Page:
VietNamNet Bridge – Returning to the country in order to reunite with his family and realise his dreams after years living with a good job in Australia, Ngo Thanh Hoa (Harold Ngo), the champion of the ‘Vietnam Master Chef’ reality TV show’s first season, has recently talked with the World and Vietnam Report magazine.

How do you feel when you win the show’s cup in your homeland? 



Ngo Thanh Hoa. (Photo:


Ngo Thanh Hoa: It is my pleasure as Vietnam is always my homeland wherever I am. After 18 years studying and living in Sydney, I decided to return to Ho Chi Minh City to live near my old parents and seek a new opportunity. My friends and customers in Sydney praise Vietnamese cuisine, people and landscapes, but they also talk much about services which lack professionalism in spite of people’s hospitality.

Can you share some information about your life in Australia?

I came to Sydney as a student at 21. My parents told me to take care of myself as they just could support me at the very beginning. I met lots of difficulties in language, culture and daily activities. I studied and took different jobs in summer holidays to earn money for the next term’s fee. Luckily, native friends helped me improve my English and overcome cultural hurdles. I bore in my mind that I must be fluent in the language to exist in the country.

You used to be a restaurant manager in Australia. What did the job interest you?

The restaurant was really close to me, where I met many friends and patrons during my time in Australia. Its menu is diversified, with a combination of Sri Lanka, India and South Africa. It is called Radio Cairo though it little relates to Egyptian cuisine. There were few Vietnamese customers at the beginning as they almost lived in West Sydney. Then more gradually changed their minds and move the North to try the restaurant. I felt glad and proud to introduce myself as a Vietnamese student. Their encouragement has helped me continue to pursue my dream.

With a passion for culinary art, do you have any comparison between Vietnamese and Australian cuisines?

I learned my first cooking lesson from my mother when I was seven and I could go to market with a little amount of money at twelve. I could help make some sweets, sweetened dried fruits and cakes during the New Year festival when I was in Phan Thiet. I got interested in the diversity of cuisine in Sydney when I arrived.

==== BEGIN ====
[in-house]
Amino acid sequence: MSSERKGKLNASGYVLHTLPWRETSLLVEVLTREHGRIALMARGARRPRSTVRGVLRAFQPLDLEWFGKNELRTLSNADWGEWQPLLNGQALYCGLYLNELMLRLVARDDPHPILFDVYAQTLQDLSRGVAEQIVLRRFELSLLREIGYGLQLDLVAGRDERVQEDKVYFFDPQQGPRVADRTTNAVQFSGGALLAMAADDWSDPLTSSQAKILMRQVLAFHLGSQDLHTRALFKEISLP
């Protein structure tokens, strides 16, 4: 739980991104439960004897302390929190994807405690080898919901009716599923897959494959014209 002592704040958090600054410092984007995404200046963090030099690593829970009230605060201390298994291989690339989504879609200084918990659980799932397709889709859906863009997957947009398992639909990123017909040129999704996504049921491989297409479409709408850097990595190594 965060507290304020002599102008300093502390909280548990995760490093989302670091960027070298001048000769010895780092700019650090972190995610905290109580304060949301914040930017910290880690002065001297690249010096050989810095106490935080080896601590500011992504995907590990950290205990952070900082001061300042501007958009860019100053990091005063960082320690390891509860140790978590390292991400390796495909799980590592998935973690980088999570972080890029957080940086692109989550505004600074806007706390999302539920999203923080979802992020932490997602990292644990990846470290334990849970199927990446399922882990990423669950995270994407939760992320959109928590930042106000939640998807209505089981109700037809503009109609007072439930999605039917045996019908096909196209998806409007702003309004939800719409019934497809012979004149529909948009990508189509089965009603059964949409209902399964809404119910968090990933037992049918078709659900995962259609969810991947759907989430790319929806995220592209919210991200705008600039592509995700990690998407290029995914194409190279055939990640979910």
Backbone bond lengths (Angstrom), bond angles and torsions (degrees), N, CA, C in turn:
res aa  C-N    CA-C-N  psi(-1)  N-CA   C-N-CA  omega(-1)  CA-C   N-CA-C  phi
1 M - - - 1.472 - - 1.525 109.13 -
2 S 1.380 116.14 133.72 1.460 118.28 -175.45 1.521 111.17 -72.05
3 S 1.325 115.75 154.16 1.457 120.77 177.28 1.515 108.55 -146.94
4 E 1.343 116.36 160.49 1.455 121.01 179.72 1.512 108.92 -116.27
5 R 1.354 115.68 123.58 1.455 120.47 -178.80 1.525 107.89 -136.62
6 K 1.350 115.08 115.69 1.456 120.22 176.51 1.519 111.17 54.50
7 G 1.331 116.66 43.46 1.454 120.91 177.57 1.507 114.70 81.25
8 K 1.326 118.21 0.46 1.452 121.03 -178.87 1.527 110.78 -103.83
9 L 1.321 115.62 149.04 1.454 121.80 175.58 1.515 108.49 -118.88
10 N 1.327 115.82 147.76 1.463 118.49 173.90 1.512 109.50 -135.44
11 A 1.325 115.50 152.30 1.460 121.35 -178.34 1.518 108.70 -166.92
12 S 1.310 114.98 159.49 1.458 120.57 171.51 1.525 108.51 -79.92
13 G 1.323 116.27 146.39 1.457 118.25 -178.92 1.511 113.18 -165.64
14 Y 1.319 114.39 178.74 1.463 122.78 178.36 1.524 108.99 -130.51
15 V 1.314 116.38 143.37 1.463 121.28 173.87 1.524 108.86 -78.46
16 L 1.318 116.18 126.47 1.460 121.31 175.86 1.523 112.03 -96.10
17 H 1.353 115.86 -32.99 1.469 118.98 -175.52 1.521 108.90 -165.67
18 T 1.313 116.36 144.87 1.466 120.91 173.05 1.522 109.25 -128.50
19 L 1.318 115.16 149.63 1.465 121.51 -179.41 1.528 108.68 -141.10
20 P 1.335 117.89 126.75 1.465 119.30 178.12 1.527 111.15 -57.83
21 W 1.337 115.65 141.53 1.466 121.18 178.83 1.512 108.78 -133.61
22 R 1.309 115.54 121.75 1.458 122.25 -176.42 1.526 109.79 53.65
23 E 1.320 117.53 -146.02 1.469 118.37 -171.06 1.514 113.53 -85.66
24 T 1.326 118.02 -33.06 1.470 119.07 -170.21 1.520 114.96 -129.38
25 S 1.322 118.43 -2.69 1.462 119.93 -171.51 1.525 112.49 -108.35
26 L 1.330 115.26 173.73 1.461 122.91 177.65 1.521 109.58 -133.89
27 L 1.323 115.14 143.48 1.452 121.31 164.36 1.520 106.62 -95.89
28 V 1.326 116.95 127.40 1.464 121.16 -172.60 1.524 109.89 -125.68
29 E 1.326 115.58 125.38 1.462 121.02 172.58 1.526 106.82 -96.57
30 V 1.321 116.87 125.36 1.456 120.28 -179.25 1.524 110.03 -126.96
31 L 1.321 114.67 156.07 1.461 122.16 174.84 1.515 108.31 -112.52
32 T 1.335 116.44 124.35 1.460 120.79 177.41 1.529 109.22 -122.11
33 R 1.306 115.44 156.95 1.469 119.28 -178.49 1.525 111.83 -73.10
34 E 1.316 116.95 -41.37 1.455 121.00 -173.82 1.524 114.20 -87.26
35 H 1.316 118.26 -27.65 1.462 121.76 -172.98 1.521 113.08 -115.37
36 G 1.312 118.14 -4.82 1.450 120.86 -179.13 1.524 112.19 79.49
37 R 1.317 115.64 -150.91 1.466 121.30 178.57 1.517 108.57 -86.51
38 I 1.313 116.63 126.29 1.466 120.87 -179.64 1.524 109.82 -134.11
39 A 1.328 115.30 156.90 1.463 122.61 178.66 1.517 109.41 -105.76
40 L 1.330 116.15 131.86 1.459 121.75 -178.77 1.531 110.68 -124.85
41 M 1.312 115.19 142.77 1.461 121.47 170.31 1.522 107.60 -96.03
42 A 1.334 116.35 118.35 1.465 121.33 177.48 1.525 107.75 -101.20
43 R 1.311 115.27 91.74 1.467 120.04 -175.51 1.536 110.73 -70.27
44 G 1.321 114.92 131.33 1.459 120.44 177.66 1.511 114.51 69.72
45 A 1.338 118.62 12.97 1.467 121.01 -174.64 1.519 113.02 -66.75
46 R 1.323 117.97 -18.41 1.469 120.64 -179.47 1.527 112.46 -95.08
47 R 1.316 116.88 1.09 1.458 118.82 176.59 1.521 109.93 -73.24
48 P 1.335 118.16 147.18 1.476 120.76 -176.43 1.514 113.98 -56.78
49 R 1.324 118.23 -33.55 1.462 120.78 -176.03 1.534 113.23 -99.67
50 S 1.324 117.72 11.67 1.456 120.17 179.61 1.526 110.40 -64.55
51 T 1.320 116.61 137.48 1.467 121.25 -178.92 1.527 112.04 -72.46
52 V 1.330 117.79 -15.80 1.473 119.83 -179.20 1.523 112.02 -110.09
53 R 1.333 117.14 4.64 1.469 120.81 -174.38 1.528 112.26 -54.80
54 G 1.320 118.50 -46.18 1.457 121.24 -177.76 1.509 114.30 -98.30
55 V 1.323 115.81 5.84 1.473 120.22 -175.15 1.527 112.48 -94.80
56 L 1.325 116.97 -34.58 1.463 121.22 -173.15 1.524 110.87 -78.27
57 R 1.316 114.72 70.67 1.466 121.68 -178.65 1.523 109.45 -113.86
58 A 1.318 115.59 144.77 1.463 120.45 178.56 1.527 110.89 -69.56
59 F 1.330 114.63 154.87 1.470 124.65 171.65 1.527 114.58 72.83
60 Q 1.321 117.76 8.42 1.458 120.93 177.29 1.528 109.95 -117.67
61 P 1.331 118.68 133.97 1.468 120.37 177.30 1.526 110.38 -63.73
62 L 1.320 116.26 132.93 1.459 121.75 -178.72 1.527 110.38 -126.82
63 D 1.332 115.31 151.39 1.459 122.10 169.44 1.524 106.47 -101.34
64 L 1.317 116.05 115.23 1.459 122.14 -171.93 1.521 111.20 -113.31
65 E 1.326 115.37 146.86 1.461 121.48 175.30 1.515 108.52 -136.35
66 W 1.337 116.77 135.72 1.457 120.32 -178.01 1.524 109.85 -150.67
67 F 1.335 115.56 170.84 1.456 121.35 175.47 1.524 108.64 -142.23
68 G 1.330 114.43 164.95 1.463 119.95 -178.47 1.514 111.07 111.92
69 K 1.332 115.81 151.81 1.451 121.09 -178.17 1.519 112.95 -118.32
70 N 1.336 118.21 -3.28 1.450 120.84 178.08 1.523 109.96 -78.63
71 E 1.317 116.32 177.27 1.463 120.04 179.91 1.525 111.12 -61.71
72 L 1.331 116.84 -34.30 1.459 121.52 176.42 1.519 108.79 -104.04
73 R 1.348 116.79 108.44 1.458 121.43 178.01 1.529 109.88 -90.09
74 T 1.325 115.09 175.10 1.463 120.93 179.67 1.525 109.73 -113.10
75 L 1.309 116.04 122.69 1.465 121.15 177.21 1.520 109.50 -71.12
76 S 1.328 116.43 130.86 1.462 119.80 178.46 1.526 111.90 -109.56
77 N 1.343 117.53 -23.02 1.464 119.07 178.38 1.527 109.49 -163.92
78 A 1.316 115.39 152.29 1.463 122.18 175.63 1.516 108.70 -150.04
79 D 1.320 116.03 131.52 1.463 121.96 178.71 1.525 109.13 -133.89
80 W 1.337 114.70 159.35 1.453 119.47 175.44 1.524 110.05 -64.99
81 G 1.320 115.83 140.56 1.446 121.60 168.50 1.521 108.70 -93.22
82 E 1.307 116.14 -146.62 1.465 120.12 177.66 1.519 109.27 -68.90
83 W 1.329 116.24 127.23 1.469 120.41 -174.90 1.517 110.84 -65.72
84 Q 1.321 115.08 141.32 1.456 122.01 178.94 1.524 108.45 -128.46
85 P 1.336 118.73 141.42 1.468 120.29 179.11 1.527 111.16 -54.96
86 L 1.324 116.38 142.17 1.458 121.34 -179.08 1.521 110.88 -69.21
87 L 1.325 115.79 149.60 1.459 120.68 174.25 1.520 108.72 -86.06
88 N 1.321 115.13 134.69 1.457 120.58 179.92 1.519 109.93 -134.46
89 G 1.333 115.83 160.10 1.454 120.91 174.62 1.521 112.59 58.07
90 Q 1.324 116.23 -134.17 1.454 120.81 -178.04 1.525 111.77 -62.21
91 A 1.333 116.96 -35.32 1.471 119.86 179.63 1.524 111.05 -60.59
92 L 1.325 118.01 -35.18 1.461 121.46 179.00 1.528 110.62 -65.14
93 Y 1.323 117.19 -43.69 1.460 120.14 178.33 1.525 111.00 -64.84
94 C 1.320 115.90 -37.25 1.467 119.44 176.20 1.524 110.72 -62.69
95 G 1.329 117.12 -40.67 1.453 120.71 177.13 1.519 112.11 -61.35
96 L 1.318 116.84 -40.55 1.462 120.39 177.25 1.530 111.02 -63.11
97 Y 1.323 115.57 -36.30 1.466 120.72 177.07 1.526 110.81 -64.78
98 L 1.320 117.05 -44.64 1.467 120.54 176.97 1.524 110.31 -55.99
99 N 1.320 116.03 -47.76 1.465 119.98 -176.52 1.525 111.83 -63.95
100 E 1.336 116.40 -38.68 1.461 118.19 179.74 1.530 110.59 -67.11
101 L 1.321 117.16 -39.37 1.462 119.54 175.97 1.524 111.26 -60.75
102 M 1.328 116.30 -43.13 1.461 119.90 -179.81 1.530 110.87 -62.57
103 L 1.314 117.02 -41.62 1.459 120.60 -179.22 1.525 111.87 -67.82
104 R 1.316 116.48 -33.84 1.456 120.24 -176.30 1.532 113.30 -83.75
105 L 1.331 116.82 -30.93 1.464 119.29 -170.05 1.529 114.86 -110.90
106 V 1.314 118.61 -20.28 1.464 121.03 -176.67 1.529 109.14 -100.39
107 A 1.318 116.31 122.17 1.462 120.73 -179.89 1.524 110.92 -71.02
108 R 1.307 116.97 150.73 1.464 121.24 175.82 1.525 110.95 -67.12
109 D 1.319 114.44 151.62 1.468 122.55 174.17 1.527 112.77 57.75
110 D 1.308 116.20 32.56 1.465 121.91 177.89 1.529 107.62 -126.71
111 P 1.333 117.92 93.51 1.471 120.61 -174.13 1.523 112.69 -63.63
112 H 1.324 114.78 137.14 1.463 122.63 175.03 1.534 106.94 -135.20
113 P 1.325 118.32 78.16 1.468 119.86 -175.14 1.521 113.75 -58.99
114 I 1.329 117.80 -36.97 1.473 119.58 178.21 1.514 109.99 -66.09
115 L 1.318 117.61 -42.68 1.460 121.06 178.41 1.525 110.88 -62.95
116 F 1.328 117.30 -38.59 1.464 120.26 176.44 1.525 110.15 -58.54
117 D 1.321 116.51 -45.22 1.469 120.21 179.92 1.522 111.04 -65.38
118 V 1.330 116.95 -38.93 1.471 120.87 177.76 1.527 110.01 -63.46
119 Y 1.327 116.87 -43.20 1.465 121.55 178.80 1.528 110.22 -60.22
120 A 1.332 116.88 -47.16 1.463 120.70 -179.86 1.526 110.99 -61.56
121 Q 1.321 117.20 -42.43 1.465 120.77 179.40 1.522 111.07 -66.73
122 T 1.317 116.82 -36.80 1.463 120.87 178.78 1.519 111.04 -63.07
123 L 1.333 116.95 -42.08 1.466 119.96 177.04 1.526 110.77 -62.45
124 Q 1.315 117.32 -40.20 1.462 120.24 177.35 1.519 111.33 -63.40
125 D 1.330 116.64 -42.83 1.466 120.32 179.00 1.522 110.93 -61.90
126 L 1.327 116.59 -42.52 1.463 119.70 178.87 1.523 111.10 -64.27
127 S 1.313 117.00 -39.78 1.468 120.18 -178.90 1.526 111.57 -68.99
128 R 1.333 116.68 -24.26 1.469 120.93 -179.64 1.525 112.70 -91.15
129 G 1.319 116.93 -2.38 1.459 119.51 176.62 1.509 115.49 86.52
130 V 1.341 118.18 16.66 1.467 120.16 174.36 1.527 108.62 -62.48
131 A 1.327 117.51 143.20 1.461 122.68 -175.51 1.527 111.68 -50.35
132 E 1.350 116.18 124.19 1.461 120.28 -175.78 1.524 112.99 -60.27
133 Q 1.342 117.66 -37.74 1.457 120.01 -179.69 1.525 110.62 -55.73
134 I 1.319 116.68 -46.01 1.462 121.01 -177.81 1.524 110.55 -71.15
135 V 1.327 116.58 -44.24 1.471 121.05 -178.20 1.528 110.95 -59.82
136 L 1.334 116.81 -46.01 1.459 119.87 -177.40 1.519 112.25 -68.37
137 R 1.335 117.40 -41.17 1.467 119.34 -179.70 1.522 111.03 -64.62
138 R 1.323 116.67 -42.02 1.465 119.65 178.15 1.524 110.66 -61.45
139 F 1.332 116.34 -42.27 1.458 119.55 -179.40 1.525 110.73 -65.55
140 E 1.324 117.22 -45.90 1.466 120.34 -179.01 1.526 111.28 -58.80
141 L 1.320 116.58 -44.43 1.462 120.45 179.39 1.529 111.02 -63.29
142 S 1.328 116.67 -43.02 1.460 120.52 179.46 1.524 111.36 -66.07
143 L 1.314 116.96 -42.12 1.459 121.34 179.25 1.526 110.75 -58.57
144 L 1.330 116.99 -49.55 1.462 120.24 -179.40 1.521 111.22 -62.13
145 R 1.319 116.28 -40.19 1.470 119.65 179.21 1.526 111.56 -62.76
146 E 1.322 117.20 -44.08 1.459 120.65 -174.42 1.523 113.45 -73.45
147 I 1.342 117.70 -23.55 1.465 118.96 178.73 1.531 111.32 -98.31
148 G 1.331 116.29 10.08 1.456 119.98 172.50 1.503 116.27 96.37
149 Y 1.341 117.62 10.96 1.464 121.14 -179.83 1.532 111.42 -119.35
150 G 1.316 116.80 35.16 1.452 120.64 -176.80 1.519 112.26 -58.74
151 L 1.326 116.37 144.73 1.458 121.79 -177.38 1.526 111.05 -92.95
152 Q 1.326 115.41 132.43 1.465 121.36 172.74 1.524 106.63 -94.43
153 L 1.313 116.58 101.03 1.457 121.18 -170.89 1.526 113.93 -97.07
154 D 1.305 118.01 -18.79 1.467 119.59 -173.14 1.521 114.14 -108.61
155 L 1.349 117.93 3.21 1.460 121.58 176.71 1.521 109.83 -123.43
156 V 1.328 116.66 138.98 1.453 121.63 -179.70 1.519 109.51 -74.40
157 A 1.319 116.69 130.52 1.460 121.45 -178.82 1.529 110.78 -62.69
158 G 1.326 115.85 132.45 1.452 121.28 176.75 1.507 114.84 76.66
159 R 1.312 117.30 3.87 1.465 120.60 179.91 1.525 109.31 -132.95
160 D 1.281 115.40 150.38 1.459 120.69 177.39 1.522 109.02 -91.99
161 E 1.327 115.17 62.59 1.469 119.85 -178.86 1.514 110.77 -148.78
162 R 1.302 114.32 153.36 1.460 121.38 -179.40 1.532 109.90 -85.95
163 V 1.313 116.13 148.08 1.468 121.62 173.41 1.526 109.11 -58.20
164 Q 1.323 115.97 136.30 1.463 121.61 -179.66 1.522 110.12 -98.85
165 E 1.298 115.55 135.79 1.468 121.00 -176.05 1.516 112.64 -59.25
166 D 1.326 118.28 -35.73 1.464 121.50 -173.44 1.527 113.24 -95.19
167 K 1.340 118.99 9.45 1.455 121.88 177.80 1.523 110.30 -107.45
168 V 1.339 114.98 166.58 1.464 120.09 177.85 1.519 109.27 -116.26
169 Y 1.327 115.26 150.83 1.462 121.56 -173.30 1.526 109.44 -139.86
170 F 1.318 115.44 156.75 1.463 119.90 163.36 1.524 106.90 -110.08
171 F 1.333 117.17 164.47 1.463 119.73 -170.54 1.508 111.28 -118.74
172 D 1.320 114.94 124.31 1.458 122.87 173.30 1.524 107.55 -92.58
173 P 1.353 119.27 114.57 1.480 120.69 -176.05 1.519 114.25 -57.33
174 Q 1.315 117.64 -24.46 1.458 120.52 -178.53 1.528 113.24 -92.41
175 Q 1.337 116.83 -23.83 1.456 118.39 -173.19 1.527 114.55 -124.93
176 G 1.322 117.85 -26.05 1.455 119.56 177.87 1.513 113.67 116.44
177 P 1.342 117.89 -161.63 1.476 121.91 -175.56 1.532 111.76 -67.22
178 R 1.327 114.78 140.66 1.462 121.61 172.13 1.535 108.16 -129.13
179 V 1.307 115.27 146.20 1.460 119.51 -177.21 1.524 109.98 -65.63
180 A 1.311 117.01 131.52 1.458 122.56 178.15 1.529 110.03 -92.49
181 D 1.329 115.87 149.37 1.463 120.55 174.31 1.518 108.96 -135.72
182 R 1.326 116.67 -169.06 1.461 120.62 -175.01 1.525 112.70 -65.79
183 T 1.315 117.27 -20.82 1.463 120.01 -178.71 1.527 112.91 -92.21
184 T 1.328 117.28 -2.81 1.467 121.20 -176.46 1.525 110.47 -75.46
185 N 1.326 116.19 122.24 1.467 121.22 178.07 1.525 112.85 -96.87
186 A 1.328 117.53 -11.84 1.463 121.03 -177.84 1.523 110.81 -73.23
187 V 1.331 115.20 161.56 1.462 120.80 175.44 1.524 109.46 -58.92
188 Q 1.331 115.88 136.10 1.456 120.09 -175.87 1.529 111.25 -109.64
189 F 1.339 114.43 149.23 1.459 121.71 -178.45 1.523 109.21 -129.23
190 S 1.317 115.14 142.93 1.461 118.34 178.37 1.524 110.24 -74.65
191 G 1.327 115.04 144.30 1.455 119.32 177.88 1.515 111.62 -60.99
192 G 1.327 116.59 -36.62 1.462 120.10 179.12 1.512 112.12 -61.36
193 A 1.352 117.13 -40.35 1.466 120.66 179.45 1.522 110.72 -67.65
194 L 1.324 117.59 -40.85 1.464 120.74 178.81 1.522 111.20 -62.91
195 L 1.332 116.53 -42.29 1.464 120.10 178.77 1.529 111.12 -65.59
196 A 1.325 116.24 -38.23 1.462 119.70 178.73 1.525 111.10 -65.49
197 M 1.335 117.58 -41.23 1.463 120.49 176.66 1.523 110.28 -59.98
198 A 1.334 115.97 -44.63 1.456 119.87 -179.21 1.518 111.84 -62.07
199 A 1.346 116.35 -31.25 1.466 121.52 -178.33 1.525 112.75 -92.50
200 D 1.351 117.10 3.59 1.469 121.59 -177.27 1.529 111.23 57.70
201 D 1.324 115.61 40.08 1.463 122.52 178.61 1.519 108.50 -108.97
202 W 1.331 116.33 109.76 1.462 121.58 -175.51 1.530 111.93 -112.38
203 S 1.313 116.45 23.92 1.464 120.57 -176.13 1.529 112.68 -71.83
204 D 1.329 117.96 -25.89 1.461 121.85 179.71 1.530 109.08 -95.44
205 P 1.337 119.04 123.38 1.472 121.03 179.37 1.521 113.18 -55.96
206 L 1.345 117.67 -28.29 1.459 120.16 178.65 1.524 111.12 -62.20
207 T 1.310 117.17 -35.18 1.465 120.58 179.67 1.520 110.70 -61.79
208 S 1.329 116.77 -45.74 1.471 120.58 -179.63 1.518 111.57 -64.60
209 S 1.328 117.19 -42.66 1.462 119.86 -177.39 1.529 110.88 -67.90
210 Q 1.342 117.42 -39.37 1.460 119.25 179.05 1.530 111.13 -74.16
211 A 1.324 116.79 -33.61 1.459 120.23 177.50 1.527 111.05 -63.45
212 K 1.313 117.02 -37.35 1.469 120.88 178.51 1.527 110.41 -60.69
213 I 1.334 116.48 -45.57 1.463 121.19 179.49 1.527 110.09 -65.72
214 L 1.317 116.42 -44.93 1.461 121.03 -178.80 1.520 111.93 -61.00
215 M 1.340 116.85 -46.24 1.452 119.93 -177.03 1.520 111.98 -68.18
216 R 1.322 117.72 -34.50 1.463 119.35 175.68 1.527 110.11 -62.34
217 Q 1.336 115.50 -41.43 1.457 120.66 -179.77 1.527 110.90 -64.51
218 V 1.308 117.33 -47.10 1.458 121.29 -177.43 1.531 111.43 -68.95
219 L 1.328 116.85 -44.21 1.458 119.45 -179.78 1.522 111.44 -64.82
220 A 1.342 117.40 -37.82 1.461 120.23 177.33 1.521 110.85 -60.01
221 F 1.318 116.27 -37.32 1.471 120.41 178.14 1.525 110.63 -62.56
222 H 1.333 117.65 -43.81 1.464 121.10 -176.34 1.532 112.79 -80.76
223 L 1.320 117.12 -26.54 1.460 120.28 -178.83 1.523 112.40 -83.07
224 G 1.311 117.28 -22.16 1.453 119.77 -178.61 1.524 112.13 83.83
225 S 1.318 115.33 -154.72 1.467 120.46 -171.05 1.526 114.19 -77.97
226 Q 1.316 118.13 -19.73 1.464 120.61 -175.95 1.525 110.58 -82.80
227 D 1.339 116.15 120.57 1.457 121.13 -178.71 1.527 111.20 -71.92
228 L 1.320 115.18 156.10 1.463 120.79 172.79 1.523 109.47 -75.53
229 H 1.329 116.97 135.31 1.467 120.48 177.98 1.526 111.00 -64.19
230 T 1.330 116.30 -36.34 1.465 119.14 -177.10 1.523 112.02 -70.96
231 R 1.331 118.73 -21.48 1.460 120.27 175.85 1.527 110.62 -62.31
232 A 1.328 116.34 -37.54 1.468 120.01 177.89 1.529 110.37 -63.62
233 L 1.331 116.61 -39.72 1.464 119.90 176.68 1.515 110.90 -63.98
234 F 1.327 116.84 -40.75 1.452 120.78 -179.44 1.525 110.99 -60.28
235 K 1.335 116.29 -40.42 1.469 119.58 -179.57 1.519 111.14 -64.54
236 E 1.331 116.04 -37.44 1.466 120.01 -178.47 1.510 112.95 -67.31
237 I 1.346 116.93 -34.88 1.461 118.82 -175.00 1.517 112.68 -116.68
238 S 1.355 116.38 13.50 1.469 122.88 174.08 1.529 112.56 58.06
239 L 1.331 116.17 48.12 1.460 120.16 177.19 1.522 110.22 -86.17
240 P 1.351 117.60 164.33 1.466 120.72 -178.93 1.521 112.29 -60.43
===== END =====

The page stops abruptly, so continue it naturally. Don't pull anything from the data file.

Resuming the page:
The native people know about Vietnam through ‘pho’ (Vietnamese noodle soup), 'goi cuon' (raw rolls) and bread-making. They like Vietnamese food because of its vegetarian ingredients and delicate flavour.

Young Vietnamese chefs have recently introduced Vietnamese culinary art to the native people in a combination between the traditional and the modern and between the Eastern and Western cooking styles. I myself cook Vietnamese dishes in a new style with some small variations to make them more modern.

What are dishes you have cooked in the show with your most enthusiasm?

 They are the fried red tilapia fillet with sweet, sour and hot flavours, pumkin flowers stuffed with shrimp and ‘rau muong’ stir-fried with garlic and dill. I had to use many skills to cook perfect dishes. I want to serve the judges dishes with a combination of life flavours and special tastes of the three regions of Vietnam.

How about your future plan as the Vietnam Master Chef champion? How much will your write about Vietnamese food in your coming book?

I am Head of Sales and Marketing Department of the Unique Design, but I dream of opening a small restaurant where I can serve simple and healthy dishes and created drinks, especially Australia style coffee.

Though I have returned to my homeland, I still hope to help promote Vietnamese food in Australia. Vietnamese culinary art is drawing much attention in the oceanic country, so a delicate and harmonised combination between Vietnamese and Australian styles will elevate Vietnamese food to a new height. I will write about Vietnamese culinary art in half of my coming book.

Thank you very much!

Source: Nhan Dan/ TGVN